Car rides. Have you ever thought about how many hours, days, weeks, and months of your kids’ childhoods you spend driving them places? Of course you’ve thought about it – and complained about it! Well, here are the hard numbers just in case you haven’t gone through the calculations. If you’re in the car with them 45 minutes each day, that’s a full 24-hour day (or 3 full 8-hour workdays) every month spent commuting with your kids! The soon-to-be released book, No Regrets Parenting – Turning Long Days and Short Years into Cherished Moments with Your Kids (Andrews McMeel Publishing, 2012) has many, many creative and fulfilling ways to spend those precious hours you have with your kids while you and they are captive audiences, strapped into your seat belts, with no escape. One that I particularly like is the “License Plate Game.”

There are many variations on this game. Here are a few:

  1. Give your kids a notepad and pen, and have them “collect” license plate numbers. The goal is to find the highest number (or lowest number), the first letters in the alphabet (or the last letters) during each trip. They read the license plates of passing cars and call out the numbers and letters to you as they write them down, keeping you posted on how well they are doing towards finding “AA 1” (the holy grail of license plate gets during my own childhood days of playing the game; my brother and I never found that plate, but got close with “AA 12”). You can play too, but only when paused at a stoplight – keep your eyes on the road while driving! Extend the game beyond each separate commute by “carrying over” the best license number from this trip to the next, trying to get ever closer to the elusive goal you and your kids set. Make sure you report the success of your hunt at dinner.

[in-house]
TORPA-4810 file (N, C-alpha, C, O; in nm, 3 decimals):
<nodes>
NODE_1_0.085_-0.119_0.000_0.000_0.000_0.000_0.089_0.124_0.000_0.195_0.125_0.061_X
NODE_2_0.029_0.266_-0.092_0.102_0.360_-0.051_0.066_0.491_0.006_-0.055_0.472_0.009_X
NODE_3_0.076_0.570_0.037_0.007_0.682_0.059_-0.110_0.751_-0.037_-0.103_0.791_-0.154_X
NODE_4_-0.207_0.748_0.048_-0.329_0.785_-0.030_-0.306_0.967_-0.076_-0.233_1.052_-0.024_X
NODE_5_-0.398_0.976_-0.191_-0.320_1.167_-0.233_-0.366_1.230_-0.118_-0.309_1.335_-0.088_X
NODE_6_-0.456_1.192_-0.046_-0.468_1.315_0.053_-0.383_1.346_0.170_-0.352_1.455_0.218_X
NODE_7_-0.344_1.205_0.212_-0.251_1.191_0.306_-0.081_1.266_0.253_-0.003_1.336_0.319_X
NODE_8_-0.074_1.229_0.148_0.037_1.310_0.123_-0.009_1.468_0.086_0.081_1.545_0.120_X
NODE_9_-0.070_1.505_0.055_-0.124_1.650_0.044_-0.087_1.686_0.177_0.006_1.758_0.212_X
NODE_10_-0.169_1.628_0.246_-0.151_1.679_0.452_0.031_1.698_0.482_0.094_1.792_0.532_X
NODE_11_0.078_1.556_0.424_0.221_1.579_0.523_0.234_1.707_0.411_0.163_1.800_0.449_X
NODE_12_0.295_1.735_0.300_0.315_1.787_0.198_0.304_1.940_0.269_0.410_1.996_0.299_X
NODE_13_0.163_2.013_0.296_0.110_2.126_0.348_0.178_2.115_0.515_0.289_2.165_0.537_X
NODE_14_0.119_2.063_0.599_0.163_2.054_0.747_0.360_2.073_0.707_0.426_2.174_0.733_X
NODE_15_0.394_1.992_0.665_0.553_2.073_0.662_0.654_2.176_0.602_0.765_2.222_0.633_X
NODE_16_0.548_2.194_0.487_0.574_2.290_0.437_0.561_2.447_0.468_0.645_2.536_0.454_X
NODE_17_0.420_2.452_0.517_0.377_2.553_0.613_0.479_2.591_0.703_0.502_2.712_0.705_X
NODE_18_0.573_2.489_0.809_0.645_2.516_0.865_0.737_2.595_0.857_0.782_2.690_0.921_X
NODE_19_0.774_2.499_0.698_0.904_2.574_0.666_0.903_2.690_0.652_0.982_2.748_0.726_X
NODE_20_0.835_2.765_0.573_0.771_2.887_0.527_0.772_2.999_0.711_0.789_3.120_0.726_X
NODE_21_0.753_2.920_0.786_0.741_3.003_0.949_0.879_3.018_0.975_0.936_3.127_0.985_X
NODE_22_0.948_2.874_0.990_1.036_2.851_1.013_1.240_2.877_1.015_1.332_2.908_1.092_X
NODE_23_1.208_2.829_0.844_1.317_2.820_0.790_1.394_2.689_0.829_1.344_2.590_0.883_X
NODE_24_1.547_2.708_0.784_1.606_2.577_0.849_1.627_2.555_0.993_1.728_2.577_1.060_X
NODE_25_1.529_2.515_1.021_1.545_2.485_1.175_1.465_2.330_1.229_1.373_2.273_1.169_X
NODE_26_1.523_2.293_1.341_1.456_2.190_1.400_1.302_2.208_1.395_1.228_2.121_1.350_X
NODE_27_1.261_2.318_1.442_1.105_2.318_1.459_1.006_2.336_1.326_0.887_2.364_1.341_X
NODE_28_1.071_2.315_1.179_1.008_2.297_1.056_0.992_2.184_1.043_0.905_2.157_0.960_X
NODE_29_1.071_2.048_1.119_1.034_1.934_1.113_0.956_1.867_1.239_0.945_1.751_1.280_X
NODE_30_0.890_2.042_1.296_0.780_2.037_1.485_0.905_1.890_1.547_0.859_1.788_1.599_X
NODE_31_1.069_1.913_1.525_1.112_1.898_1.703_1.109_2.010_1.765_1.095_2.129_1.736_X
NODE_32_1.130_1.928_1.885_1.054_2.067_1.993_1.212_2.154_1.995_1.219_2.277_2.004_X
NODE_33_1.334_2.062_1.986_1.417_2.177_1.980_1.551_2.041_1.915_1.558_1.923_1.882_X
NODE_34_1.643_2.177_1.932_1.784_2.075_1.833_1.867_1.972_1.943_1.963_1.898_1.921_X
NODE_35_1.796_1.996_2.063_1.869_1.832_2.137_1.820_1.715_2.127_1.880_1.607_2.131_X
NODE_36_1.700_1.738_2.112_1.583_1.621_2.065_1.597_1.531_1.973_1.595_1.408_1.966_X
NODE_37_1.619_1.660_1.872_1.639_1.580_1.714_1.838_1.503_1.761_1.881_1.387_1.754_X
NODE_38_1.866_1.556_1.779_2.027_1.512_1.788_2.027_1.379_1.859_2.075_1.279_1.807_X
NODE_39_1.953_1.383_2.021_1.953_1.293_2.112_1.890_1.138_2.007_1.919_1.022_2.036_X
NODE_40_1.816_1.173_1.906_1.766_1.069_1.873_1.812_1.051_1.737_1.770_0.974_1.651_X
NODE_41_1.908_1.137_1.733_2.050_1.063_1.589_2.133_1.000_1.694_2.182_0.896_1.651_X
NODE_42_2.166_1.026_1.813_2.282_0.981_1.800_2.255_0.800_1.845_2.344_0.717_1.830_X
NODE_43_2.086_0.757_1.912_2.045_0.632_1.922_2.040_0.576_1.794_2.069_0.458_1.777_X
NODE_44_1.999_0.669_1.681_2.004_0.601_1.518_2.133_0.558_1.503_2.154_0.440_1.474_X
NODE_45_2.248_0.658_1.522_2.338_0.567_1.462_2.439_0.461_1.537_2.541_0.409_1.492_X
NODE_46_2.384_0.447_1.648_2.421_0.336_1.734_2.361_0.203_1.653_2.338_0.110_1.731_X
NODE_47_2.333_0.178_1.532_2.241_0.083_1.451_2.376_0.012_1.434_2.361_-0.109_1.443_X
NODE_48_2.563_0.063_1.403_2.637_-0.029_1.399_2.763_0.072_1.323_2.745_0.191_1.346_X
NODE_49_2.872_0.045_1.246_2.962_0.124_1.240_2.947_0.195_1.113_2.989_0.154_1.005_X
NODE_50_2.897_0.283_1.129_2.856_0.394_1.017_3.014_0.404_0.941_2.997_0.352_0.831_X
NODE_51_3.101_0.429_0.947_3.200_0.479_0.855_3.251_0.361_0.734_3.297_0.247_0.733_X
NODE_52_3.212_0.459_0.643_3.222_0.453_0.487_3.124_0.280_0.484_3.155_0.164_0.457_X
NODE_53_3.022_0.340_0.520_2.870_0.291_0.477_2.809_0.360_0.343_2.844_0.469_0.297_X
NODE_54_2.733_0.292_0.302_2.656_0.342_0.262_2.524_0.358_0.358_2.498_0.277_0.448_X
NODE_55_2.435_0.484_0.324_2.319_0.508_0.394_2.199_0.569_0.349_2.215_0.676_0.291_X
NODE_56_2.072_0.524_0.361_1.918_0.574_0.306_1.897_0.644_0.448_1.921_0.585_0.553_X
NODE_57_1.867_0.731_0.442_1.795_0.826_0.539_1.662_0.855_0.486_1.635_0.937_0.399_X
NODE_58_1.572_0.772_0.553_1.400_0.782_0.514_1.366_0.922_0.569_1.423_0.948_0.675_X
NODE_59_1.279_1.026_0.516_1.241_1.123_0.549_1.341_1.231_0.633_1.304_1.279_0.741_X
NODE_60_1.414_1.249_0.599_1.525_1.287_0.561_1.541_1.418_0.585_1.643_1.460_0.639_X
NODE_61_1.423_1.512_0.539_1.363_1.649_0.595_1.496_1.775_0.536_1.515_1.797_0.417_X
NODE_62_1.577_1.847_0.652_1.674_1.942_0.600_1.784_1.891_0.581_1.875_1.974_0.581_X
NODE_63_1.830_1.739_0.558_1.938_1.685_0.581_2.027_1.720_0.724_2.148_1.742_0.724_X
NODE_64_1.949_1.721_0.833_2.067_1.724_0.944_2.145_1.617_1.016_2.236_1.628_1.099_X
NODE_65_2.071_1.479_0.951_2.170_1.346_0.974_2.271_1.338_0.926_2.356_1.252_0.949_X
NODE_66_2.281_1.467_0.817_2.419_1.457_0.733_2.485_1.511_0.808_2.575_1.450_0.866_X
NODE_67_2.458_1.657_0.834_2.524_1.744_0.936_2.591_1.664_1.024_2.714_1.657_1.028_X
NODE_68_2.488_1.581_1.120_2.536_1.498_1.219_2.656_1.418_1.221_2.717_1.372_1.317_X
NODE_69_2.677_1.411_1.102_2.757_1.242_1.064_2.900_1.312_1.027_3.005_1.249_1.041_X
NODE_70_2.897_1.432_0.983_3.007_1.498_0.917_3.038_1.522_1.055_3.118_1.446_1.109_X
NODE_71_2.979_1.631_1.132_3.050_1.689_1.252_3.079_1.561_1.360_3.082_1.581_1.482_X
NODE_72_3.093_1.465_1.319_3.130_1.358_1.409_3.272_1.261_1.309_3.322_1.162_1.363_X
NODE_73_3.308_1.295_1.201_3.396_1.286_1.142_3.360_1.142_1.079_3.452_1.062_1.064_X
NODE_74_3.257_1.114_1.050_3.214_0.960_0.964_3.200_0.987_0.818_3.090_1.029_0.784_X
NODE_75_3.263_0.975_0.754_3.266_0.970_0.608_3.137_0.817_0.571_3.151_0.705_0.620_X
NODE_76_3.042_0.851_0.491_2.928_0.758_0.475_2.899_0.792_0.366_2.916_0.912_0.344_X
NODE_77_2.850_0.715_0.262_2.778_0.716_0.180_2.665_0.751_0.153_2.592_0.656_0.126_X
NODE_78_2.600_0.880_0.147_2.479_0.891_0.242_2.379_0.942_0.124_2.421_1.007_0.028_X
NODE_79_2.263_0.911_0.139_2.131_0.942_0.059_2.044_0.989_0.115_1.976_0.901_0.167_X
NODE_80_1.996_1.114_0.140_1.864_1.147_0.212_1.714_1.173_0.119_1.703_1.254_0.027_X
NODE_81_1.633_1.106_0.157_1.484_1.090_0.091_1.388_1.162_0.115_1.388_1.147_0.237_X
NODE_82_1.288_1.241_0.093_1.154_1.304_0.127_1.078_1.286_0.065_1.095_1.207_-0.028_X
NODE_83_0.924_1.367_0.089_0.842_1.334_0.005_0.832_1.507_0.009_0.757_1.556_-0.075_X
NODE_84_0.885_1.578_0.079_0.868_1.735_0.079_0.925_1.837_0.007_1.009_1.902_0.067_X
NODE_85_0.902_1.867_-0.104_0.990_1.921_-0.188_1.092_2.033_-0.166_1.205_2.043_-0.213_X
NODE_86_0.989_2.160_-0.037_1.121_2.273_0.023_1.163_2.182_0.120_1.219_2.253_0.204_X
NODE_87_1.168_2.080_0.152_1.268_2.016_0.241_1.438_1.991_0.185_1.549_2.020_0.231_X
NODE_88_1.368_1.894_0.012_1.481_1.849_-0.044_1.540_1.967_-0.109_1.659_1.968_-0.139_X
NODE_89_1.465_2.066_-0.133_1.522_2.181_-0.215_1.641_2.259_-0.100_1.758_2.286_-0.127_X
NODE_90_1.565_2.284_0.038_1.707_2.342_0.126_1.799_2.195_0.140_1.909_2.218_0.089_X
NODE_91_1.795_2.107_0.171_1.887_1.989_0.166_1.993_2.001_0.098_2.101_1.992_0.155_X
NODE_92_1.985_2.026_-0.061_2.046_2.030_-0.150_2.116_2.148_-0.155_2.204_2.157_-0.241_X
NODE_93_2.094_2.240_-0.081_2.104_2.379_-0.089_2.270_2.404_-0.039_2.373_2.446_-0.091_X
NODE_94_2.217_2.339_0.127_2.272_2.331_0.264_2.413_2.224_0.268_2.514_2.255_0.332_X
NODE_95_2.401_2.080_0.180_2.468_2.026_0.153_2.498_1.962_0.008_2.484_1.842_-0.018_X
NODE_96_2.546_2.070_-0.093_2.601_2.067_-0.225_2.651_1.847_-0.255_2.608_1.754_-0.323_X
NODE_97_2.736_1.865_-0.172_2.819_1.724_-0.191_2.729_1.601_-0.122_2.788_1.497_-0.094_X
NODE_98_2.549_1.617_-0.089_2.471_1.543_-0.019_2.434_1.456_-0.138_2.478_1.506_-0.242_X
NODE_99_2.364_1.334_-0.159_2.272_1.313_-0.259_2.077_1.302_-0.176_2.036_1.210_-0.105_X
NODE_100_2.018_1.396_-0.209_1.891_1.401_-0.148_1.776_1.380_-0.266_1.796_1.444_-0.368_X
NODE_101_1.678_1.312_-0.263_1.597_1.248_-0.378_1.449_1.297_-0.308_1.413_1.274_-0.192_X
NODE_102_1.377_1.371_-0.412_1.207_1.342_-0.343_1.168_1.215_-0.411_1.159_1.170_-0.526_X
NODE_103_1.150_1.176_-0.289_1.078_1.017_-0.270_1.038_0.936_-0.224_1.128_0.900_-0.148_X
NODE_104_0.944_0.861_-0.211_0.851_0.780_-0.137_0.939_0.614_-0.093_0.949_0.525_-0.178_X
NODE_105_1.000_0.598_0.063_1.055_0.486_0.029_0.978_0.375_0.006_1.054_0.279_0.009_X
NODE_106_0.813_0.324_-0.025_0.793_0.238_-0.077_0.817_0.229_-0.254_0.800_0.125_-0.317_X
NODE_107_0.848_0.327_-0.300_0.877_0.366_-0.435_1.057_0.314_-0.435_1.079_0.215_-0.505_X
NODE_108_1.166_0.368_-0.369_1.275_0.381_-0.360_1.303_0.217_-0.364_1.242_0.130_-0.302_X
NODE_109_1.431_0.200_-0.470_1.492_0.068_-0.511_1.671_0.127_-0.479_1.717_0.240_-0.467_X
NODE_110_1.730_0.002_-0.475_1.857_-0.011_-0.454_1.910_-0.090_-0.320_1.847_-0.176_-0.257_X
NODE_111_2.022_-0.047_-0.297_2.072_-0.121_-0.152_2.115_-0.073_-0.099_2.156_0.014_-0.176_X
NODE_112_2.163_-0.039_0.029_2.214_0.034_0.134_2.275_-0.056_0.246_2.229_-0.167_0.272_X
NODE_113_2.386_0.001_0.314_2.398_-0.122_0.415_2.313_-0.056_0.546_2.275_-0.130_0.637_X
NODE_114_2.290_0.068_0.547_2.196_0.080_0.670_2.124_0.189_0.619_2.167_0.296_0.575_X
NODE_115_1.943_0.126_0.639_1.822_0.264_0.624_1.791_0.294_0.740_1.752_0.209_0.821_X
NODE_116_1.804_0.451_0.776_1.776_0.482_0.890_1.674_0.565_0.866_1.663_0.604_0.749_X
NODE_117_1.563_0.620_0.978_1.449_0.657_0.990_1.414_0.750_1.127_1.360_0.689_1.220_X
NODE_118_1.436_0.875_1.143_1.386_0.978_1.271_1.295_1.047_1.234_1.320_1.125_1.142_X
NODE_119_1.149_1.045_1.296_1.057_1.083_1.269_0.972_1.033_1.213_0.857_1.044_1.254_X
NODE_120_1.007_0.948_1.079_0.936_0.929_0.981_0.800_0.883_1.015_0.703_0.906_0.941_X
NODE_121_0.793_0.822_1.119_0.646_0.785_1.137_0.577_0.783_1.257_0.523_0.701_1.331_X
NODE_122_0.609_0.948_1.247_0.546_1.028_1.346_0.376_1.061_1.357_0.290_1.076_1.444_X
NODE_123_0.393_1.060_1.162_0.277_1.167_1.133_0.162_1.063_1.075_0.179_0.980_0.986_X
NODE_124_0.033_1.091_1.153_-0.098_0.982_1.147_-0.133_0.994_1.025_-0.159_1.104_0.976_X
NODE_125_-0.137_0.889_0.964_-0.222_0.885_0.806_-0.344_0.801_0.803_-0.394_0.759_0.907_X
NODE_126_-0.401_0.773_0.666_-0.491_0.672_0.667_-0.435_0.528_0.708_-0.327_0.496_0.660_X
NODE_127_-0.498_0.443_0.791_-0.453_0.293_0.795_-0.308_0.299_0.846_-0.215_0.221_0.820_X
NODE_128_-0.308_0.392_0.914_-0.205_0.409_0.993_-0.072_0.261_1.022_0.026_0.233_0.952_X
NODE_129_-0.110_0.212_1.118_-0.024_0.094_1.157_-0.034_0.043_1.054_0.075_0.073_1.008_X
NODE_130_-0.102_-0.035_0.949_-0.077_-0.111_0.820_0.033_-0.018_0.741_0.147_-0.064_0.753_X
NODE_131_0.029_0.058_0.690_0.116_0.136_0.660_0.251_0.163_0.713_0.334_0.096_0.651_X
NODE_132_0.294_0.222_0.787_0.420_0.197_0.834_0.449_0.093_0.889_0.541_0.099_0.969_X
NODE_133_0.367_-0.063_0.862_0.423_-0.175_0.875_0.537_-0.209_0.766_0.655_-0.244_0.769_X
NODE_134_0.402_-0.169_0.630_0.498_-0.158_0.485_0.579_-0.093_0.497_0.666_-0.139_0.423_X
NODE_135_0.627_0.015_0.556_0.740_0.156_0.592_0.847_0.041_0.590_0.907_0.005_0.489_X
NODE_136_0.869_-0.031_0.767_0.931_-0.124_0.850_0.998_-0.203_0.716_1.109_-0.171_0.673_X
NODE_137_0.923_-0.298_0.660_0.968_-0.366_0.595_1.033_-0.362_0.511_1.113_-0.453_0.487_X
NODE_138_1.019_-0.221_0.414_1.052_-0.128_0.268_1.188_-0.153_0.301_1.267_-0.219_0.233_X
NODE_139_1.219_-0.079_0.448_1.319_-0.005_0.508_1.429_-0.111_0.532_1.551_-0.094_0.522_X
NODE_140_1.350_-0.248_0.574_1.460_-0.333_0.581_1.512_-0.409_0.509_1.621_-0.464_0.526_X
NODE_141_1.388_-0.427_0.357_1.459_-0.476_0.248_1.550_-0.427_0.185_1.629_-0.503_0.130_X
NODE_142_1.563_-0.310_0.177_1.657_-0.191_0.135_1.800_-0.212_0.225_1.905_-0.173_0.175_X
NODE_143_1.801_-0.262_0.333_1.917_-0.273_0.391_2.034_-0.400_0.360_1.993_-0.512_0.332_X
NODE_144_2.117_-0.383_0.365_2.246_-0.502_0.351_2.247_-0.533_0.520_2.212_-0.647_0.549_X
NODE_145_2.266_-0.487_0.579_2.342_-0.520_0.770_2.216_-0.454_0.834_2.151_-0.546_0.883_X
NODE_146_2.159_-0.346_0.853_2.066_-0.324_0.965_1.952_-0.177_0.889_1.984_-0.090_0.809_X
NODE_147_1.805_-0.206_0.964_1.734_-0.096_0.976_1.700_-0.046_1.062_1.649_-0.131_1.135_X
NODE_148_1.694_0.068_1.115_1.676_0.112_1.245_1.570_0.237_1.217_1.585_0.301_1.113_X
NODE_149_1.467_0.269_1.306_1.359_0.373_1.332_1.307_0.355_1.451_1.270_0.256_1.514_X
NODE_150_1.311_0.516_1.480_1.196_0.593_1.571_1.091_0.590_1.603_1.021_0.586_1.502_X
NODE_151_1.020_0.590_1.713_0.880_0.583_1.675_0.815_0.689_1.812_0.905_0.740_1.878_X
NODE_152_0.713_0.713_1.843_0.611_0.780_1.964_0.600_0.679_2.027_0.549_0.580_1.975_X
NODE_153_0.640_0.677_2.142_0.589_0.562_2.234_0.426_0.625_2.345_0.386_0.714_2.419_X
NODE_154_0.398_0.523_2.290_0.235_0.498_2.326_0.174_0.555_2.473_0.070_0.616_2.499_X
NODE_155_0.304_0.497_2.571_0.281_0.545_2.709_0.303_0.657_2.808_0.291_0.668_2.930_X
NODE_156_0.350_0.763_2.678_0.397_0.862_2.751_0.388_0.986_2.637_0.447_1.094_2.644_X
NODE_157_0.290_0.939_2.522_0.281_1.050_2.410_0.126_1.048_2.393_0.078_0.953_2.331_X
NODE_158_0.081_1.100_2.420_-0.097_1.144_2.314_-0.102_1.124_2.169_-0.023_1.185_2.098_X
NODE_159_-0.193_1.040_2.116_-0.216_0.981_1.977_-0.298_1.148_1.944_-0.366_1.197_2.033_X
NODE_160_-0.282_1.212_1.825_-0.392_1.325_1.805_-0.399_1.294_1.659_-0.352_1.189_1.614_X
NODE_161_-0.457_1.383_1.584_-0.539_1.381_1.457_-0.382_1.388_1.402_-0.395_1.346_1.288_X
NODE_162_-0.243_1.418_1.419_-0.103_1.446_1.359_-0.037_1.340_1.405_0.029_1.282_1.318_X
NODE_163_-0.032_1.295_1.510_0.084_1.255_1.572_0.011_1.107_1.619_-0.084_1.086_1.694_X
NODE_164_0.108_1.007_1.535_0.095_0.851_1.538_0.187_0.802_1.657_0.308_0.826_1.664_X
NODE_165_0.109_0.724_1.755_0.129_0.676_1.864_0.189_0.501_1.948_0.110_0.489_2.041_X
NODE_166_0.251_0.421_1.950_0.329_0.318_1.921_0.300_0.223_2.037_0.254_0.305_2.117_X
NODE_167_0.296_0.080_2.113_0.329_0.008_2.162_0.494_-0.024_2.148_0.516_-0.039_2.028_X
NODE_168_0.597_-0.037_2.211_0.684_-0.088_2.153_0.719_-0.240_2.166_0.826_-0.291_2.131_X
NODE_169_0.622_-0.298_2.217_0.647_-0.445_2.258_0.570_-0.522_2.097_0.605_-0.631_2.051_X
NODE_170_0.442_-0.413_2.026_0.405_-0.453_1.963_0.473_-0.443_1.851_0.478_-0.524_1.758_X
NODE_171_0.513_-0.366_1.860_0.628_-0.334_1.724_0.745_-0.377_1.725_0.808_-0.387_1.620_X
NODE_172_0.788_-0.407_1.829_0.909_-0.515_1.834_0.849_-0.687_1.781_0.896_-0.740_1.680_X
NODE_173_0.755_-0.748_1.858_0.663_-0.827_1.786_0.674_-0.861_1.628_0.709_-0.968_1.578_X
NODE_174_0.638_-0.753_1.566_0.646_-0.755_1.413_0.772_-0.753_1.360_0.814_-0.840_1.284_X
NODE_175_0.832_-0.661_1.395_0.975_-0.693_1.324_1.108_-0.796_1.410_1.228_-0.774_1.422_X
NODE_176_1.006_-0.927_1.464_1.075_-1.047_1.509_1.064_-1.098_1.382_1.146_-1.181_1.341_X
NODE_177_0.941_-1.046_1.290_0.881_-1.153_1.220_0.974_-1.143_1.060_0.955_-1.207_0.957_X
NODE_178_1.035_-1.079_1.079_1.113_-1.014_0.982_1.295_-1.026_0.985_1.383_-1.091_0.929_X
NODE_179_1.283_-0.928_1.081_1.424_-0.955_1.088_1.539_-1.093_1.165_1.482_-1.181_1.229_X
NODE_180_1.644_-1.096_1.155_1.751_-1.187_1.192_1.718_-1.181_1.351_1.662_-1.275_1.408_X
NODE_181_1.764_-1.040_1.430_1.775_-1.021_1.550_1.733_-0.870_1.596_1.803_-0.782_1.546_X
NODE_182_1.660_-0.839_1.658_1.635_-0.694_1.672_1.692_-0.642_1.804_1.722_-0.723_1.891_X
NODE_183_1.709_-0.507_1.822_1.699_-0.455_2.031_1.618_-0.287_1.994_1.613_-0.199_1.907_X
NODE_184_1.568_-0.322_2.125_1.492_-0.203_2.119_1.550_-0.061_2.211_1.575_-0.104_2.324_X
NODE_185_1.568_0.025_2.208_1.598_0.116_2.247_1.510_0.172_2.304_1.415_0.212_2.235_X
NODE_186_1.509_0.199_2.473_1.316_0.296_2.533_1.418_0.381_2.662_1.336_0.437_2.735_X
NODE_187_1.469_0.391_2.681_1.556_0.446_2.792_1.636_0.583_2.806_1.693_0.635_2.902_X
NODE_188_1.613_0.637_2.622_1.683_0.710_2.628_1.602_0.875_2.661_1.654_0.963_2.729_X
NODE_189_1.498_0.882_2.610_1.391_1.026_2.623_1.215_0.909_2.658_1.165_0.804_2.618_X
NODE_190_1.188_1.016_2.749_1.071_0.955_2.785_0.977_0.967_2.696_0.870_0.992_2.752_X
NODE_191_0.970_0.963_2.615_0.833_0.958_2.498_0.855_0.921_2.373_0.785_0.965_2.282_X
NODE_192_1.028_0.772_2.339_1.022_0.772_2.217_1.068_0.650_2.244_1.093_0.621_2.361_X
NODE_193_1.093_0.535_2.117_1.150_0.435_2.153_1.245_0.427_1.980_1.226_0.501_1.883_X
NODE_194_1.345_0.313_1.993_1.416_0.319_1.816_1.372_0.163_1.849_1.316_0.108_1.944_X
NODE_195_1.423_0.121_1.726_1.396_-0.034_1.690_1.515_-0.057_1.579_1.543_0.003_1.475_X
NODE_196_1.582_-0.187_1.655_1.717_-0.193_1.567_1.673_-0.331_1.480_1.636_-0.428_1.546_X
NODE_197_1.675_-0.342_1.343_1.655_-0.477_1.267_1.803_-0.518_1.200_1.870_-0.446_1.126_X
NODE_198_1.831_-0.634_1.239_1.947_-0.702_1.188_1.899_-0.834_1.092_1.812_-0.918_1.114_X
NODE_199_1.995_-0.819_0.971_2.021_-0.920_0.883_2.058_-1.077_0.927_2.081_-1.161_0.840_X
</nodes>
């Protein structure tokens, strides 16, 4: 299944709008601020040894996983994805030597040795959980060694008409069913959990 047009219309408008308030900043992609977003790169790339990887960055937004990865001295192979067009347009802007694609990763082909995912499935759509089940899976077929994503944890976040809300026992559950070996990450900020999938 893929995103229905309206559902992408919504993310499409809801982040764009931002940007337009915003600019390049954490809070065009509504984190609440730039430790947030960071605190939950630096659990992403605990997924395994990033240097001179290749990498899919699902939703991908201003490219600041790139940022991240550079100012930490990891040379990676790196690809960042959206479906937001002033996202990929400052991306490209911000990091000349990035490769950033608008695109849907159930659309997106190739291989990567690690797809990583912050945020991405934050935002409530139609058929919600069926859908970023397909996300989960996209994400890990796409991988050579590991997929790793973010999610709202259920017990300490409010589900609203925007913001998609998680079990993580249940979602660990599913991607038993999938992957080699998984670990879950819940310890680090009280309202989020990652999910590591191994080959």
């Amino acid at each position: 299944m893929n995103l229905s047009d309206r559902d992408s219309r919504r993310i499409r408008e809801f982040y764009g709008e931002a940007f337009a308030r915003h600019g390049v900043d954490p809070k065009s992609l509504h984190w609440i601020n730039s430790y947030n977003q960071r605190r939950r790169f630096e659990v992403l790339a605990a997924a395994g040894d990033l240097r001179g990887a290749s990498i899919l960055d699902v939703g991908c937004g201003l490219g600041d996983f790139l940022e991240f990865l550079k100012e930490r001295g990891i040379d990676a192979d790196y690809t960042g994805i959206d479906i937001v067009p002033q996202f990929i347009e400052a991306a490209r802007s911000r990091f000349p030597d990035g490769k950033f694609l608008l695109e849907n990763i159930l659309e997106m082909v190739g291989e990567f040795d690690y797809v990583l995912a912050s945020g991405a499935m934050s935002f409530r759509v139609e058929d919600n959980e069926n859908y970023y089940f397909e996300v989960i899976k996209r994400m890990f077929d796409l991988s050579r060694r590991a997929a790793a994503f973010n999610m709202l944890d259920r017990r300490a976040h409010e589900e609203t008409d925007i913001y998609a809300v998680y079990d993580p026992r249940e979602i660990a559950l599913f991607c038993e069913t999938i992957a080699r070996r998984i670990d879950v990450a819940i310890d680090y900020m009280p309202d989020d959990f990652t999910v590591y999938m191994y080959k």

2. License plate poker – collect (or compete for) “best hands” for each trip. AJP 224 would be a pair of 2s an ace and a jack.
  3. License plate birthdays – find the numeric combination, in the right sequence, for your own birthdays or those of people you know. The numbers 223 appearing on a plate would be February 23. Who do you know that was born on February 23?
  4. Collect people’s initials – WBP is William Bradley Pitt (yes, that Brad Pitt).
  5. Combine #3 and #4 above – find a person’s initials matched with their birthday on the same plate! Brad’s birthday is December 18, 1963, so you’d need to find WBP 121863 – most plates don’t have that many letters and numbers. So settle for BP 1218, or BP 1263).

The time you spend with the kids in the car (Remember, 3 full workdays every month!) can be intimate minutes and hours of joking, learning, and gentle competing. Don’t waste that time.

Add your suggestions for creative car trips. How do you make driving with the kids a memorable experience? Share your suggestions  by clicking on the title of this post and adding your thoughts  in the comments box that appears below the post.

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